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Since it was discontinued, the remaining bottles have become collector's items and prices have shot up from the original retail price which was in the £20-£25 bracket, if I remember correctly.
Hope this helps a bit!
I stay 10mins away from Mannochmore and have worked there a couple of times. Speaking to some of the workers there, they have all said it was a mistake and too much colouring was added . This might be right, might be wrong
Sometimes the waffle which surrounds whiskies goes overboard.
Always puzzled me how you could double charr a barrel Do they do both sides Only joking
I did get a bottle but couldn't finnish it, I haven't met anyone who likes it.
They couldn't get rid of the stuff, it was selling for £10 a bottle. I know people who bought it by the case full. Good thinking by them when you see the price now.
At least, that's the conclusion I draw from the present data, but you may draw another one.
I've been in bonds and seen barrells being decanted. The difference in colour between them can be at opposite ends of the scale. Some very pale to a nice dark colour. Hence the use of caramel.
To get the colour of Loch Dhu, to me every barrel must have had very dark whisky at the end. The odd light one would make no difference but the vast majority would have to've been black.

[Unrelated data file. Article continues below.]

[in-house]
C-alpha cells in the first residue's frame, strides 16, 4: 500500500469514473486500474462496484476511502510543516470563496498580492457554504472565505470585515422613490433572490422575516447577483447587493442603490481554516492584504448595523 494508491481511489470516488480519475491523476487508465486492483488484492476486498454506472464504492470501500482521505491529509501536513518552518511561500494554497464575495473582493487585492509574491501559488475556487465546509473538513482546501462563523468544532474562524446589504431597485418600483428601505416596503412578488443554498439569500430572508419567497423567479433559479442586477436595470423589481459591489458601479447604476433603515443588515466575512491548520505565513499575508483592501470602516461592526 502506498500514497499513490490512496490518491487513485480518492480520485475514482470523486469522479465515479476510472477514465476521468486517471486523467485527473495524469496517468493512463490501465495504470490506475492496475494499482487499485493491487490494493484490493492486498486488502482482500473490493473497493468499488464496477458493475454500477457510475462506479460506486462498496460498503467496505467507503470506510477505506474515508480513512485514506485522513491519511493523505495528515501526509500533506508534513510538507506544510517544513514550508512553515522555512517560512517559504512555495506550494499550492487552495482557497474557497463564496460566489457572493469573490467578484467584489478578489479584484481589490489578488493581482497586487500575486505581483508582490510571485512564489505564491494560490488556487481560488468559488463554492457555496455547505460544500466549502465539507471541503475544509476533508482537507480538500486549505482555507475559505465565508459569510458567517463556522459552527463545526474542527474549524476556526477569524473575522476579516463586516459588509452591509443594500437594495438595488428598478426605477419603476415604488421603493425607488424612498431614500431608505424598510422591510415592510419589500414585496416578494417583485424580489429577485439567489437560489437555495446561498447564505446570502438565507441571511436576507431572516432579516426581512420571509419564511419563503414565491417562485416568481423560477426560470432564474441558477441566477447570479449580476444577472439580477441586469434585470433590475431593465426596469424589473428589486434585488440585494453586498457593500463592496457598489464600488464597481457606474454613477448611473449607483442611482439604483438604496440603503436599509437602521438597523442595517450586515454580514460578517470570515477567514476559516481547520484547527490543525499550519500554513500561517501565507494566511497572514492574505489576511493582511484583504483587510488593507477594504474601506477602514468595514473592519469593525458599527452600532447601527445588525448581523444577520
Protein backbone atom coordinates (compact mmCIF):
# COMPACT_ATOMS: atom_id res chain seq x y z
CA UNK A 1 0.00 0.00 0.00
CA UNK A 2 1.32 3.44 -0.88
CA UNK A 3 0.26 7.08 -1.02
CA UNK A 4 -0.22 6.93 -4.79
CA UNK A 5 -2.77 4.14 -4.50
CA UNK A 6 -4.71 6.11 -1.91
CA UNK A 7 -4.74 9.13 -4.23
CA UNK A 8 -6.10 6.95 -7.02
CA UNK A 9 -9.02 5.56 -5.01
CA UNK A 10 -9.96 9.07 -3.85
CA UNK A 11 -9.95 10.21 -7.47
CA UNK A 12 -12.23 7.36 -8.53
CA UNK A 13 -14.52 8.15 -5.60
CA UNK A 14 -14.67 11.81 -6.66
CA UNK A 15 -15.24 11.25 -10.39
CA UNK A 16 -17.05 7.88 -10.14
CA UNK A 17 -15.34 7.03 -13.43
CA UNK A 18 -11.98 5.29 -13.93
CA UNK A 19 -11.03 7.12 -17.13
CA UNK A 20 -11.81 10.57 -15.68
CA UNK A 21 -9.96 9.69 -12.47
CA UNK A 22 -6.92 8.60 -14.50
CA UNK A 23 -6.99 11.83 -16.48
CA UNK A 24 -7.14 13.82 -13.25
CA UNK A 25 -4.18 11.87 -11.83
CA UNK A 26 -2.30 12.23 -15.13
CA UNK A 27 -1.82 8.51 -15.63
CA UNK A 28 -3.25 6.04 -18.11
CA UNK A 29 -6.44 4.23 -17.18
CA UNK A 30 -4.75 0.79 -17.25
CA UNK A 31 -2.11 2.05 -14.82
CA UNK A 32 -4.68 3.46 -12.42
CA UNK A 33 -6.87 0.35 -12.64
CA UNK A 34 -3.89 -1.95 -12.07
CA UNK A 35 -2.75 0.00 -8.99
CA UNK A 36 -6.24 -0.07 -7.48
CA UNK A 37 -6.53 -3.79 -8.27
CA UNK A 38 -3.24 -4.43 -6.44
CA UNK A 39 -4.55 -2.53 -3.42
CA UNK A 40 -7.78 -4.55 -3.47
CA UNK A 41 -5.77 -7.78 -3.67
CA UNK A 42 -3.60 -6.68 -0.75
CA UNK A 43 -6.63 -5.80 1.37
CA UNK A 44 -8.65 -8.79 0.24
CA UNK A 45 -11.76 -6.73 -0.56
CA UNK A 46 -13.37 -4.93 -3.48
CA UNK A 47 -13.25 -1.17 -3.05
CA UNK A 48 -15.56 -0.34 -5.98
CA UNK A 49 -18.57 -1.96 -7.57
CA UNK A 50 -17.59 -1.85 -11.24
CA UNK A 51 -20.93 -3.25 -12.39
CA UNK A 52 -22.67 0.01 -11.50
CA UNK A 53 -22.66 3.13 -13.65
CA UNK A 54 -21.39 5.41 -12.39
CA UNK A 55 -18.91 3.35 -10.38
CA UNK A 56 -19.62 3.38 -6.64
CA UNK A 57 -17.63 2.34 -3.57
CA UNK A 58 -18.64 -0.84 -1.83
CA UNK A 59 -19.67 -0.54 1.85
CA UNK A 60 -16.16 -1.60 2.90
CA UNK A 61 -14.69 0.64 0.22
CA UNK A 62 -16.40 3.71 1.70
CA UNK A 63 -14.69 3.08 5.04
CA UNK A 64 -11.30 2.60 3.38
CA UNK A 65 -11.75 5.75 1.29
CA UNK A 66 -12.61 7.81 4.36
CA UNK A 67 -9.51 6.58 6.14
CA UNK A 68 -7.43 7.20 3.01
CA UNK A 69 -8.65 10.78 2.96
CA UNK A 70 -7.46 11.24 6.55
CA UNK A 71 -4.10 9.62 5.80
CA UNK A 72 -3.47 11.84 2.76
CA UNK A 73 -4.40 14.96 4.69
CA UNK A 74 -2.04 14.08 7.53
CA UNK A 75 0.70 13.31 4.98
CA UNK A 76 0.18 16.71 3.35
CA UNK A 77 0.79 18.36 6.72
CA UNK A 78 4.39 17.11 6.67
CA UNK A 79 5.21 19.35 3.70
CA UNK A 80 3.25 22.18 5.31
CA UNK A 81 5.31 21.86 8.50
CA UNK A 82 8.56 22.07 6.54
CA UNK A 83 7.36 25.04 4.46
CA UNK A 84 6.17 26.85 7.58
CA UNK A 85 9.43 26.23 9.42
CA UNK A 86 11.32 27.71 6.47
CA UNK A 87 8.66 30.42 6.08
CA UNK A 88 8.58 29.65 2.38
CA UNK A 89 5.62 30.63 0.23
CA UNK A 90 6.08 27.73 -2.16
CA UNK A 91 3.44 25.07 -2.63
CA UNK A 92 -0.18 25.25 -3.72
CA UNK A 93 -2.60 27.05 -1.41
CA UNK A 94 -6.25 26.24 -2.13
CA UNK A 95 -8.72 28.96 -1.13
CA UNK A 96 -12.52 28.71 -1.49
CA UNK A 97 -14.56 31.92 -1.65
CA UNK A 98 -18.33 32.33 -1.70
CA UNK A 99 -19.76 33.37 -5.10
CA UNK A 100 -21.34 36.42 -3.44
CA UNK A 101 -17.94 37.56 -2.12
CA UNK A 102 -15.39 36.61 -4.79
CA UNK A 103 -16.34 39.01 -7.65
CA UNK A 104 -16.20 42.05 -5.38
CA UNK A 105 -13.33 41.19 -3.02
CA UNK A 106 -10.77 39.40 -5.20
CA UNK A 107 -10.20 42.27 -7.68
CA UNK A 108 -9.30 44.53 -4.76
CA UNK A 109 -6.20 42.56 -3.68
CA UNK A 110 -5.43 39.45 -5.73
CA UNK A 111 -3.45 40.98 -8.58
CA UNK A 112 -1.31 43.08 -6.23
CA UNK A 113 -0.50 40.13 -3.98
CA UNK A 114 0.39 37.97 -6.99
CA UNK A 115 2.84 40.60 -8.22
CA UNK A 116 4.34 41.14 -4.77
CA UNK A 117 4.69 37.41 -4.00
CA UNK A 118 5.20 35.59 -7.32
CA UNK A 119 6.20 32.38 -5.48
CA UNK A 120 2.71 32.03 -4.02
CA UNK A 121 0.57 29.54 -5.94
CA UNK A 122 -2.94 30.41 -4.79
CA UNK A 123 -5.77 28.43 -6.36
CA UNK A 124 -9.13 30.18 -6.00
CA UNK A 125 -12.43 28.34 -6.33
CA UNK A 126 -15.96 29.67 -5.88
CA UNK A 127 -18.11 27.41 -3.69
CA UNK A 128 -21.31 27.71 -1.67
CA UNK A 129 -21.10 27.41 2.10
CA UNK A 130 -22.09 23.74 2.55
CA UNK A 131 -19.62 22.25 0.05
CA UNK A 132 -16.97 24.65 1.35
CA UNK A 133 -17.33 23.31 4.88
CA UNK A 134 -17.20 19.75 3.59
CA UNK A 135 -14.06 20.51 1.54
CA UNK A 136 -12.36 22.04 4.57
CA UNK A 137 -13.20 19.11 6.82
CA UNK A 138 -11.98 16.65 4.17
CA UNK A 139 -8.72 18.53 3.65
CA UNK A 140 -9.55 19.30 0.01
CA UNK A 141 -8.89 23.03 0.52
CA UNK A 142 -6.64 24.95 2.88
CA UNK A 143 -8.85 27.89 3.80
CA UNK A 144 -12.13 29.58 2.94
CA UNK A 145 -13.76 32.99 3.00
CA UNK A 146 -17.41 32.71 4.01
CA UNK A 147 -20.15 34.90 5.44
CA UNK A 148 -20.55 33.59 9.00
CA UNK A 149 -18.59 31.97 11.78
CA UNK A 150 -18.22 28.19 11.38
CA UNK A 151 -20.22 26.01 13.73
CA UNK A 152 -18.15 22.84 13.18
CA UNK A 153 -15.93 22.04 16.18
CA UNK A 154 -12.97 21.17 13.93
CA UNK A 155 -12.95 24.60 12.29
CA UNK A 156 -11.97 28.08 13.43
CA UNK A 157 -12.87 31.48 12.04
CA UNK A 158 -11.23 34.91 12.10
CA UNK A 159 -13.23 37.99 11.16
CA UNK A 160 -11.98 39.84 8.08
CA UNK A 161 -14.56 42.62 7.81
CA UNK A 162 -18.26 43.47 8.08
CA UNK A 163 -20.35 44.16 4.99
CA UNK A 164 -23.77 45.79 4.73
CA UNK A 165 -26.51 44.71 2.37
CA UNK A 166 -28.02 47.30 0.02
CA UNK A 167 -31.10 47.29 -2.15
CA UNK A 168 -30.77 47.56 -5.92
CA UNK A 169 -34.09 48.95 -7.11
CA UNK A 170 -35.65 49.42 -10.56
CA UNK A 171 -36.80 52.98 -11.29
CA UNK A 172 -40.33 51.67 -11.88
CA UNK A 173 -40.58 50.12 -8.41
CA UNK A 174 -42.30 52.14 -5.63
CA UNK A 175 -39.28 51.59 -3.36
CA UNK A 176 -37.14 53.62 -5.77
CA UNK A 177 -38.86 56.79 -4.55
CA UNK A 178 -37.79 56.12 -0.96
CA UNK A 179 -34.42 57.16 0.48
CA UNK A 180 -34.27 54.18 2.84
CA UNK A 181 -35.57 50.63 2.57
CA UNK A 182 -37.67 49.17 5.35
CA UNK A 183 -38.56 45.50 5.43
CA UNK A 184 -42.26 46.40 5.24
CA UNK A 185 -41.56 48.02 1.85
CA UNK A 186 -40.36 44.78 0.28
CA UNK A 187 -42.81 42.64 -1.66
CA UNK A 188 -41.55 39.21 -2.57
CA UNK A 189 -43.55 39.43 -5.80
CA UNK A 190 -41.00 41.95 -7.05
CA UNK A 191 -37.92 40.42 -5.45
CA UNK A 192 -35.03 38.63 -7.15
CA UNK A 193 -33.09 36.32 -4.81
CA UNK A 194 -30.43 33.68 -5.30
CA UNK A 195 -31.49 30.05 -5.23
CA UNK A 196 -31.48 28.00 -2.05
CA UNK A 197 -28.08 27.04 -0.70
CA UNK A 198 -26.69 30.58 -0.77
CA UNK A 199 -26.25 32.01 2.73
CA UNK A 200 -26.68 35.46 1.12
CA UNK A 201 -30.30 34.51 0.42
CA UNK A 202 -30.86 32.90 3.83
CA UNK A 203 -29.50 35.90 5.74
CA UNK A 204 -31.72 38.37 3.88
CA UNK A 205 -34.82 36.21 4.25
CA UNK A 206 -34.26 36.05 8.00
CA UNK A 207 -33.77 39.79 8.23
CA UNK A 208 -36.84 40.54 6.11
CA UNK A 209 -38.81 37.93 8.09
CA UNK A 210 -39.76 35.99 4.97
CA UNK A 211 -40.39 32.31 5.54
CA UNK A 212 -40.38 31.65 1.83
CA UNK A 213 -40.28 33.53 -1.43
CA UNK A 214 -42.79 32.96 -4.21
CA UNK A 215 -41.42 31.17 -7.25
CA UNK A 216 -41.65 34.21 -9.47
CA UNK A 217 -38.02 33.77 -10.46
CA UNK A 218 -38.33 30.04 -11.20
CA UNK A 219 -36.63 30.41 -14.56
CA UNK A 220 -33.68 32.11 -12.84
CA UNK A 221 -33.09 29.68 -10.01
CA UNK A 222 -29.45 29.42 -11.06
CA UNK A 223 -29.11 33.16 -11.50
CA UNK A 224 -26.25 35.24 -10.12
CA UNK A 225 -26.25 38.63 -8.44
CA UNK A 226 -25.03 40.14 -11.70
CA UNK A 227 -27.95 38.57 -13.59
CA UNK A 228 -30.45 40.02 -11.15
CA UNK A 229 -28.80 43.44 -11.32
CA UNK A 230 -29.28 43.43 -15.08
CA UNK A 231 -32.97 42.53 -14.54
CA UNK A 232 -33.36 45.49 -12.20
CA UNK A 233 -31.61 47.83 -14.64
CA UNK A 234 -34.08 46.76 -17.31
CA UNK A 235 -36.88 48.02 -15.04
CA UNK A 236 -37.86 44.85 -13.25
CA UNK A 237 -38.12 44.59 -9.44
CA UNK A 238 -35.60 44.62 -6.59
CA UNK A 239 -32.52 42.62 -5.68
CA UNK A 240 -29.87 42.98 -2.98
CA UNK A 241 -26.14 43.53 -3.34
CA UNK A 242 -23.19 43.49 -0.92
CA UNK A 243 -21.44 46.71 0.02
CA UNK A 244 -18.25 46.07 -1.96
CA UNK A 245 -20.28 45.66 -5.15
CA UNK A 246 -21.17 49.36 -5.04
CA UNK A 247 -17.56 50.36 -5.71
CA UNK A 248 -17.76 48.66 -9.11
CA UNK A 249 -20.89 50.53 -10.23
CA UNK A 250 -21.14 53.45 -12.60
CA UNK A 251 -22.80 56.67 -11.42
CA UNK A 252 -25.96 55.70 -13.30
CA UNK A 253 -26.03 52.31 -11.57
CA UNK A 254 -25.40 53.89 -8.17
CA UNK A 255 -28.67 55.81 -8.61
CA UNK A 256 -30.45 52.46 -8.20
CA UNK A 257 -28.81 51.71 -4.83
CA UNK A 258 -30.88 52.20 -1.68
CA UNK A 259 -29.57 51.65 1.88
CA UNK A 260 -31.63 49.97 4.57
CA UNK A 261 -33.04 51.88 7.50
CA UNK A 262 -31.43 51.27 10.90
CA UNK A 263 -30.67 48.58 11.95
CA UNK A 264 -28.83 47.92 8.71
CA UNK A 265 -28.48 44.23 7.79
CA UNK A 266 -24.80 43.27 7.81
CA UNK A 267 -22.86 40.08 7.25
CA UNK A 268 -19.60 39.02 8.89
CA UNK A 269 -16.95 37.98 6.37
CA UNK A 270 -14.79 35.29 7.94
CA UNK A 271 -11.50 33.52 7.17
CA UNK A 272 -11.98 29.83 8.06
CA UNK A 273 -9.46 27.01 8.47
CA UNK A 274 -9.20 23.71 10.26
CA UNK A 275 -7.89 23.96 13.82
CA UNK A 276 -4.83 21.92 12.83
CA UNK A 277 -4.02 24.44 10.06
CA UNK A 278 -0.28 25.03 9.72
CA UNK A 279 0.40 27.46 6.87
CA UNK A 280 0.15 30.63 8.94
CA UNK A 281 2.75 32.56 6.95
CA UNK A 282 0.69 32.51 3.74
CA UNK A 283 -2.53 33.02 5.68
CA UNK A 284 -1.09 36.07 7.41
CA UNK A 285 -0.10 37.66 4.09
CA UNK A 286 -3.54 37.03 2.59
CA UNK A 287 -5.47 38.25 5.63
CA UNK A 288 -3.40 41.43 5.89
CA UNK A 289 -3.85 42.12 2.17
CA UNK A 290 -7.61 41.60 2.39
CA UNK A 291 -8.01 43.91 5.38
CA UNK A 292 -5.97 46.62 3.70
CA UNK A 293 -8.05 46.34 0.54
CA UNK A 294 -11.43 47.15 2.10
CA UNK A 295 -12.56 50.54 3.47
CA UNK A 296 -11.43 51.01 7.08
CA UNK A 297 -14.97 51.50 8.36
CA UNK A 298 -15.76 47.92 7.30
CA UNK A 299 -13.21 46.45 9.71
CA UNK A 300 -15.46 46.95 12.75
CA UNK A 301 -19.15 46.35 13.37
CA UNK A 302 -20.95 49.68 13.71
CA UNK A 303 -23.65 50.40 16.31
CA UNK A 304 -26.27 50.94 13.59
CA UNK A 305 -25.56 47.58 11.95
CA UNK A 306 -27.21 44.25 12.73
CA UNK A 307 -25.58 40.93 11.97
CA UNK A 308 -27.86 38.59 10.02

Could this have been possible giving the difference in other whiskies at the time of bottling Possible due to double charring.Yes.
Could the spirit reach a saturation level where it could get no darker Any scientists out there. I would think there is no limit.
Would a company admit to making a mistake,if this was the case, or try a marketing ploy to get rid of it. I'll let you make your minds up.
This debate will rattle round for a while I think.
""UD denied that the colour had been achieved by the intensive use of caramel and suggest the reason is the use of particularly intensively charred bourbon casks. As the whisky is 10 years old, it must have been filled into the casks in 1986, when the distillery still belonged to DCL who had a conservative reputation. It is unlikely they would have taken such an experimental approach. It is more likely to be the product of UD marketing strategists... despite all their protests to the contrary, the whisky has an intensive caramel (and liquorice) taste to it...
from Walter Schobert, The Whisk(e)y Treasury, Glasgow, 2002, p 206
I rest my case until further evidence emerges (if it does at all!)
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